Another odd thing from that day was this picture. It's just a trick of leaves and light, and I didn't see it as anything but a rock when I took it, but the impression of a face is hard to ignore.

In short, although I am reluctant to attribute to the sites any supernatural qualities of an eerie type, this was one of the days about which I will always have doubts. I guess we all have those, and maybe we all need them.

The circumstances of my first visit there were also memorable, but humorous, and then almost giddy as the site of this rock formation cracked open my head, allowing a new understanding to enter.

Thursday, April 27, 2006

A great Larry Harrop photo

[Click here]
I like this scene.

Site behind Carlisle Insititute

Down in the swampy lowlands north of the Carlisle Institute are a few rock-on-rocks, a few ground piles with large rock components, a few rock piles on support boulders. Tim Fohl found this site and also found an interesting stone wall with a rectangular hook at one end and a curved segment at the other. It was hard to photograph. I don't have a clue what kind of site this is or what kind of piles these are, although the supported ones are pretty typical. Being mixed together this makes for a complex heterogeneous site, possibly built at different times. Examples of the ground piles with large component rocks are in the backgrounds behind the people below. Here are some of the rock piles on support boulders.See the quartz "blaze" on that last one?

Let's leave it at that. Tomorrow should be a blank and then Saturday maybe there will be more to report.

Some rock pile people

We had a little conference in Carlisle to talk about rock piles and alignments. Then we took a short walk to look at some piles Tim Fohl found behind the building where we were meeting. This was an occasion for me to get some photos of some of the people studying rock piles. I hope they do not mind being mentioned publicly, so here goes:

This is Doug Harris, a Narragansett Indian Tribal Preservation Officer. Doug is leading the way in creating a shared preservation goal between the Indians and the local towns. Doug is the author of the important USET resoluton 2003:022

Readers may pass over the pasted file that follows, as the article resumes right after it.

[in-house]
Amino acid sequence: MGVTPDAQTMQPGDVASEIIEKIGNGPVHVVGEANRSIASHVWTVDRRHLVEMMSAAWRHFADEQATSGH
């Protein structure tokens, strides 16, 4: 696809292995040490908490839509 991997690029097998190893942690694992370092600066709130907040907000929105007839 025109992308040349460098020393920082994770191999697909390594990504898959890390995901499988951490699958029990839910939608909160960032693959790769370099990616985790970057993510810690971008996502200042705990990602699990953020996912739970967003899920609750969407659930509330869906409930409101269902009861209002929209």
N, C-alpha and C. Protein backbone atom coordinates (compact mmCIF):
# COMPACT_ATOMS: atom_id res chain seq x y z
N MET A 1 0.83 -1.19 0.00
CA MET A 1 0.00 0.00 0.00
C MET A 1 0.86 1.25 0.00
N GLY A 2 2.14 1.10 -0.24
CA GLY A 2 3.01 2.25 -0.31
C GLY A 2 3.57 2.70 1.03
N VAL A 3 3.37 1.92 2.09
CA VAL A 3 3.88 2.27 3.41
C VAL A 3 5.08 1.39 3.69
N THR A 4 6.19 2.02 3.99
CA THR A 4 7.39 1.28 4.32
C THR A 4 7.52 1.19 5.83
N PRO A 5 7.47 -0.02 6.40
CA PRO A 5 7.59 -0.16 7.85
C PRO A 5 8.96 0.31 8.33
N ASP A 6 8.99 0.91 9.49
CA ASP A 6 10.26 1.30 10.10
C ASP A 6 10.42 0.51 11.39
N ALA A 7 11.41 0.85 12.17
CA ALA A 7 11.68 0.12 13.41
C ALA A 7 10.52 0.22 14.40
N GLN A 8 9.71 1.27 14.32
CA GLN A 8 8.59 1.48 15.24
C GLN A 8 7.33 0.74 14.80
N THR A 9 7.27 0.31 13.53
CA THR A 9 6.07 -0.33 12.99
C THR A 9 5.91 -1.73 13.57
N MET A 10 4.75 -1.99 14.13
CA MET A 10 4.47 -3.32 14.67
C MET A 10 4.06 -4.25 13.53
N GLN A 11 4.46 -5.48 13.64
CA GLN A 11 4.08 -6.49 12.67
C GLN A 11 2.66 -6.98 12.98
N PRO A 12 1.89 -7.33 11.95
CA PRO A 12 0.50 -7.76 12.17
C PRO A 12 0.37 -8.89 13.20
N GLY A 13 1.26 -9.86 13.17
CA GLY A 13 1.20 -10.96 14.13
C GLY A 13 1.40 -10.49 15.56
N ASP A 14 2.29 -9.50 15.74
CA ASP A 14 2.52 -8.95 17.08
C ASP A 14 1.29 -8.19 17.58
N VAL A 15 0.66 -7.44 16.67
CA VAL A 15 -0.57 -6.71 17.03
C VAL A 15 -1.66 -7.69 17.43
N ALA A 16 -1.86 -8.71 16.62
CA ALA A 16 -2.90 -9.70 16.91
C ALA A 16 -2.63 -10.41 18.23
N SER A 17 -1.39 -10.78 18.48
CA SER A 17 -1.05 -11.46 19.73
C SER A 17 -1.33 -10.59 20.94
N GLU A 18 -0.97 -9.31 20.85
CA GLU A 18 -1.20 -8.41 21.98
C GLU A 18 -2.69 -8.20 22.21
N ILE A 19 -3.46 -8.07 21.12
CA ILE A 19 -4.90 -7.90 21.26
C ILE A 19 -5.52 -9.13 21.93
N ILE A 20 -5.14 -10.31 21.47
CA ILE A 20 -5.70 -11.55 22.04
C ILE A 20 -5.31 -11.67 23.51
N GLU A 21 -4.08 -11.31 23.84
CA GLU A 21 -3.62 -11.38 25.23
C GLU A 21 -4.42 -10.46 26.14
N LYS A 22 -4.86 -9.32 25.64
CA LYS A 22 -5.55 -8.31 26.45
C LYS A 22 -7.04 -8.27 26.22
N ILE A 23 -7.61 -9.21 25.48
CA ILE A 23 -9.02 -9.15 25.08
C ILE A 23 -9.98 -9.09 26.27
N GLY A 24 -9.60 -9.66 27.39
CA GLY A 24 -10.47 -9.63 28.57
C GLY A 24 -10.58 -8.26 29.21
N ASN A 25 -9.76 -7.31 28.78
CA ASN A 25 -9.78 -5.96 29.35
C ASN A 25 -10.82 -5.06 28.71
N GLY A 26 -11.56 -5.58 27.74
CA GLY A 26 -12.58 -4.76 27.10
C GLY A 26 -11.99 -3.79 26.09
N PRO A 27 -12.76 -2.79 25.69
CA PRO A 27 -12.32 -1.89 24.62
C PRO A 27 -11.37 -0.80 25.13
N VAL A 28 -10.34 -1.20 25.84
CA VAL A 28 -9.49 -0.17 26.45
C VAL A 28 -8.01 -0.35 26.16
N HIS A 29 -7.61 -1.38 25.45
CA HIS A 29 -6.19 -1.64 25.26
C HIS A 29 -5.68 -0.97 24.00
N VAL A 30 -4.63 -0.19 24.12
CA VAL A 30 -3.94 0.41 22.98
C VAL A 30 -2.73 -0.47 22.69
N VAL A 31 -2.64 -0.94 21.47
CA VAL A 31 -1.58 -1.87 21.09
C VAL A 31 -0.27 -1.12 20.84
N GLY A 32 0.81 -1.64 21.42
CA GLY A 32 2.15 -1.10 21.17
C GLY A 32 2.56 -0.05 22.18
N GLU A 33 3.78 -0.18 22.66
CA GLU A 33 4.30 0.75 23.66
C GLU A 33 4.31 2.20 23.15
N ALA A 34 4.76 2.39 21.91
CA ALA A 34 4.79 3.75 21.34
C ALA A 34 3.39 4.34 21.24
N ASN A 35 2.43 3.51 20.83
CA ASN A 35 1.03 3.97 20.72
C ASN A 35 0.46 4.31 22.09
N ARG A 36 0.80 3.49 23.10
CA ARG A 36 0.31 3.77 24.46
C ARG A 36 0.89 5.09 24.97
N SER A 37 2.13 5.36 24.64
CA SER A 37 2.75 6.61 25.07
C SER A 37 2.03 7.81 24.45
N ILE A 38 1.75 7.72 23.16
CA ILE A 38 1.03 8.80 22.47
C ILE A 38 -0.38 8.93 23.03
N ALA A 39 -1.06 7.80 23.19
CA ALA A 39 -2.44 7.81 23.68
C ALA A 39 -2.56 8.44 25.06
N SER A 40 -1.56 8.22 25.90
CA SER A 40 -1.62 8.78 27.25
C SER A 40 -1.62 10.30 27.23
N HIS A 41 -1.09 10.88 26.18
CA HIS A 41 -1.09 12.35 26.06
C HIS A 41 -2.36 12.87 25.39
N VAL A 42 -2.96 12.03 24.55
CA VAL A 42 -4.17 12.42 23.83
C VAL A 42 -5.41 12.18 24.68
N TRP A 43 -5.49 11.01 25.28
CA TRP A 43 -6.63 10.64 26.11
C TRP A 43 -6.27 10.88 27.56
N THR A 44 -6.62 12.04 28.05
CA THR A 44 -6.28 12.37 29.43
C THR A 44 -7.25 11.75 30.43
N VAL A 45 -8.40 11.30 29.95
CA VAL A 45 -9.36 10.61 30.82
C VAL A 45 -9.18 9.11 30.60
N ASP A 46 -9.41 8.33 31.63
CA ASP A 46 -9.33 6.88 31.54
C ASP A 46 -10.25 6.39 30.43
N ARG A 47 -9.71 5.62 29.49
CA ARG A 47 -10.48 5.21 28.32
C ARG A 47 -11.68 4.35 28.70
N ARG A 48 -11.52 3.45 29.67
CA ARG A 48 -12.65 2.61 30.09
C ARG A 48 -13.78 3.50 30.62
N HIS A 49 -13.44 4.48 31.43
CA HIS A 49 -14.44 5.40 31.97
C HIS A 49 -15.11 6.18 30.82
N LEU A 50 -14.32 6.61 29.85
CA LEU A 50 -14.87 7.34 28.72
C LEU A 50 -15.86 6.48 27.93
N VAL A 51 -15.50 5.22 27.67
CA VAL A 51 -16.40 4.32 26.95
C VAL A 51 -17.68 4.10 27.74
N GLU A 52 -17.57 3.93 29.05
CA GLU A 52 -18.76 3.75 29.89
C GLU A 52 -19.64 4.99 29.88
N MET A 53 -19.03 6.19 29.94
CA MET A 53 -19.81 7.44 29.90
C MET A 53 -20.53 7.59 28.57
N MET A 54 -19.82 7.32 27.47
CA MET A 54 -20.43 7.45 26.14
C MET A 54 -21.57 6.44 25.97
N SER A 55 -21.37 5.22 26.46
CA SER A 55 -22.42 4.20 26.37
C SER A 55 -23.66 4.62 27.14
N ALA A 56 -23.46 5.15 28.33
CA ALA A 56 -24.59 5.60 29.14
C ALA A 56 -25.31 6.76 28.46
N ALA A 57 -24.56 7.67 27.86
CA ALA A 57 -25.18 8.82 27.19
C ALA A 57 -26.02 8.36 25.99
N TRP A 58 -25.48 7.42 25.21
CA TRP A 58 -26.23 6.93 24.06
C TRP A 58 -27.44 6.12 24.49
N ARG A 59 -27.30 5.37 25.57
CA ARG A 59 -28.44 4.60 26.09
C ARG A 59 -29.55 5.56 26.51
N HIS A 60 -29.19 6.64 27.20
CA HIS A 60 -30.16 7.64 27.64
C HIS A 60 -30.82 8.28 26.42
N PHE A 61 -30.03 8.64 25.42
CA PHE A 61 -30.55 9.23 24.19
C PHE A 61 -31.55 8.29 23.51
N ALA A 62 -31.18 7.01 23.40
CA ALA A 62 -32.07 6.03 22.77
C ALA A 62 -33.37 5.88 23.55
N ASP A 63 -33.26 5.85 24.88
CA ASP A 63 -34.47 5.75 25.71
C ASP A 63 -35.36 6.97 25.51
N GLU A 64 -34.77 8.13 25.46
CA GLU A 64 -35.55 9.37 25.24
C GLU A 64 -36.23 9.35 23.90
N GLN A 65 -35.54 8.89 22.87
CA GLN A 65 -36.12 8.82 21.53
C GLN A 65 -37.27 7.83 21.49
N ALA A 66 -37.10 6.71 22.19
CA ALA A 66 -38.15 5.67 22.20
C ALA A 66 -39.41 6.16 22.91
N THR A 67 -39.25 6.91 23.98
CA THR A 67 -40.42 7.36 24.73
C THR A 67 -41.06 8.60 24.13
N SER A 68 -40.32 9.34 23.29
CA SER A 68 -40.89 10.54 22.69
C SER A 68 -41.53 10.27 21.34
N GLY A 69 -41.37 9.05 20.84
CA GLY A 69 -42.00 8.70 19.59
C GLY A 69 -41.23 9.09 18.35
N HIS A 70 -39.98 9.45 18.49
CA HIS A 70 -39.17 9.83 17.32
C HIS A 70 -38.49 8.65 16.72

Next is a picture of Tim Fohl (with the yellow hat) and my friend from Carlisle who doesn't want his name used. Tim has taken a lead in the Town of Carlisle, getting the town to purchase a piece of land and subsequently working to keep the town on the right track for preserving the ceremonial stone structures there.

And here is me - taken by Bruce McAleer when we were west of Quabbin.
Now I have to go find a picture of Bruce.

OK. From left to right here is Norman Muller, his wife, Ted Ballard (author of articles on stone "U"s and NEARA board member), with Bruce on the right. Norman started publishing about rock piles around the same time I did, in the late 1990's and we have been correspondents since then. Bruce began finding huge rock piles sites a couple of years ago and has a knack for finding interesting rock pile sites.
I'll add some information about the rock pile site behind the Carlisle Institute, in a moment.

Fish making rock piles in West VA

Who knew?
[Click here]

More Georgia rock piles - Fort Mountain

Have you seen this? [Click here]

Prehistoric field clearing piles

Here is a new one. Still blaming farmers and trivializing the rock piles, but now allowing that the farmers were pre-historic Indians. Another twist...another turn.
[Click here]

Georgia developers vs Rock Pile preservation activists

From [Click here for the whole article]

"Summertown residents hoping to invoke the law focused a last-ditch effort on what they believe are Native American burial mounds on the Deshong Crossing property.
But Garrow's survey concluded that the rock piles in question likely were placed there by farmers. While Rutherford acknowledges there are more recent rock piles on the property, she questions whether the survey even reviewed the spots neighbors believe to be burial mounds.